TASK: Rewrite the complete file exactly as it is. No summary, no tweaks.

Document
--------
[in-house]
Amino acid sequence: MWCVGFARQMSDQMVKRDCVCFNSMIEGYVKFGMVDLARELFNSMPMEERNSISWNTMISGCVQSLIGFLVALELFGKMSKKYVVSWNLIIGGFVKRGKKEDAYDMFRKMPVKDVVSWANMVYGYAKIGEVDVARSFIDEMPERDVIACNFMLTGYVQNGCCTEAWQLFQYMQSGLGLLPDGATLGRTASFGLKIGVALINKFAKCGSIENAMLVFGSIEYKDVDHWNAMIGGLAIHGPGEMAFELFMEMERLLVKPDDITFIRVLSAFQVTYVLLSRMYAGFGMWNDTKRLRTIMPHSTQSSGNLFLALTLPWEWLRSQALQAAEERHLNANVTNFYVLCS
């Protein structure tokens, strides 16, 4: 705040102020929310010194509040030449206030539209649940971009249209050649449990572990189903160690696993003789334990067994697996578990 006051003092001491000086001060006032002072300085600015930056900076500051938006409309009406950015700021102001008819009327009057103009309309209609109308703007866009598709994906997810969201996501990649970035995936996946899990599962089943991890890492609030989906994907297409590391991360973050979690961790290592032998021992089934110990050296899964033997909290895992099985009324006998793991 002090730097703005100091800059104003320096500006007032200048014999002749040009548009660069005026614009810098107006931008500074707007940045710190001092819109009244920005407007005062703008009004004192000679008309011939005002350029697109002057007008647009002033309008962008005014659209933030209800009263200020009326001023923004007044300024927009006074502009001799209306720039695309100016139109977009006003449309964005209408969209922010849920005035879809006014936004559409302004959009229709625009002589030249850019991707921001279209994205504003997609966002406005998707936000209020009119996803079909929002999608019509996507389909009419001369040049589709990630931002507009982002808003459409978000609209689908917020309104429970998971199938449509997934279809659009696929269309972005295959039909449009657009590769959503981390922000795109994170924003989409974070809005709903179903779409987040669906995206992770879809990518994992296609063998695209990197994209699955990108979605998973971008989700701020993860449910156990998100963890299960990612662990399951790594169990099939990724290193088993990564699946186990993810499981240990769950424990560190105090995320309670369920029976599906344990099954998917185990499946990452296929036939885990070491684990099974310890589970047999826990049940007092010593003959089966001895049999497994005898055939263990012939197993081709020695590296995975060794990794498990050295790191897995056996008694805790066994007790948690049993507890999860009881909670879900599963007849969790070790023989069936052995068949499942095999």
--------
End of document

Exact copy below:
[in-house]
Amino acid sequence: MWCVGFARQMSDQMVKRDCVCFNSMIEGYVKFGMVDLARELFNSMPMEERNSISWNTMISGCVQSLIGFLVALELFGKMSKKYVVSWNLIIGGFVKRGKKEDAYDMFRKMPVKDVVSWANMVYGYAKIGEVDVARSFIDEMPERDVIACNFMLTGYVQNGCCTEAWQLFQYMQSGLGLLPDGATLGRTASFGLKIGVALINKFAKCGSIENAMLVFGSIEYKDVDHWNAMIGGLAIHGPGEMAFELFMEMERLLVKPDDITFIRVLSAFQVTYVLLSRMYAGFGMWNDTKRLRTIMPHSTQSSGNLFLALTLPWEWLRSQALQAAEERHLNANVTNFYVLCS
């Protein structure tokens, strides 16, 4: 705040102020929310010194509040030449206030539209649940971009249209050649449990572990189903160690696993003789334990067994697996578990 006051003092001491000086001060006032002072300085600015930056900076500051938006409309009406950015700021102001008819009327009057103009309309209609109308703007866009598709994906997810969201996501990649970035995936996946899990599962089943991890890492609030989906994907297409590391991360973050979690961790290592032998021992089934110990050296899964033997909290895992099985009324006998793991 002090730097703005100091800059104003320096500006007032200048014999002749040009548009660069005026614009810098107006931008500074707007940045710190001092819109009244920005407007005062703008009004004192000679008309011939005002350029697109002057007008647009002033309008962008005014659209933030209800009263200020009326001023923004007044300024927009006074502009001799209306720039695309100016139109977009006003449309964005209408969209922010849920005035879809006014936004559409302004959009229709625009002589030249850019991707921001279209994205504003997609966002406005998707936000209020009119996803079909929002999608019509996507389909009419001369040049589709990630931002507009982002808003459409978000609209689908917020309104429970998971199938449509997934279809659009696929269309972005295959039909449009657009590769959503981390922000795109994170924003989409974070809005709903179903779409987040669906995206992770879809990518994992296609063998695209990197994209699955990108979605998973971008989700701020993860449910156990998100963890299960990612662990399951790594169990099939990724290193088993990564699946186990993810499981240990769950424990560190105090995320309670369920029976599906344990099954998917185990499946990452296929036939885990070491684990099974310890589970047999826990049940007092010593003959089966001895049999497994005898055939263990012939197993081709020695590296995975060794990794498990050295790191897995056996008694805790066994007790948690049993507890999860009881909670879900599963007849969790070790023989069936052995068949499942095999």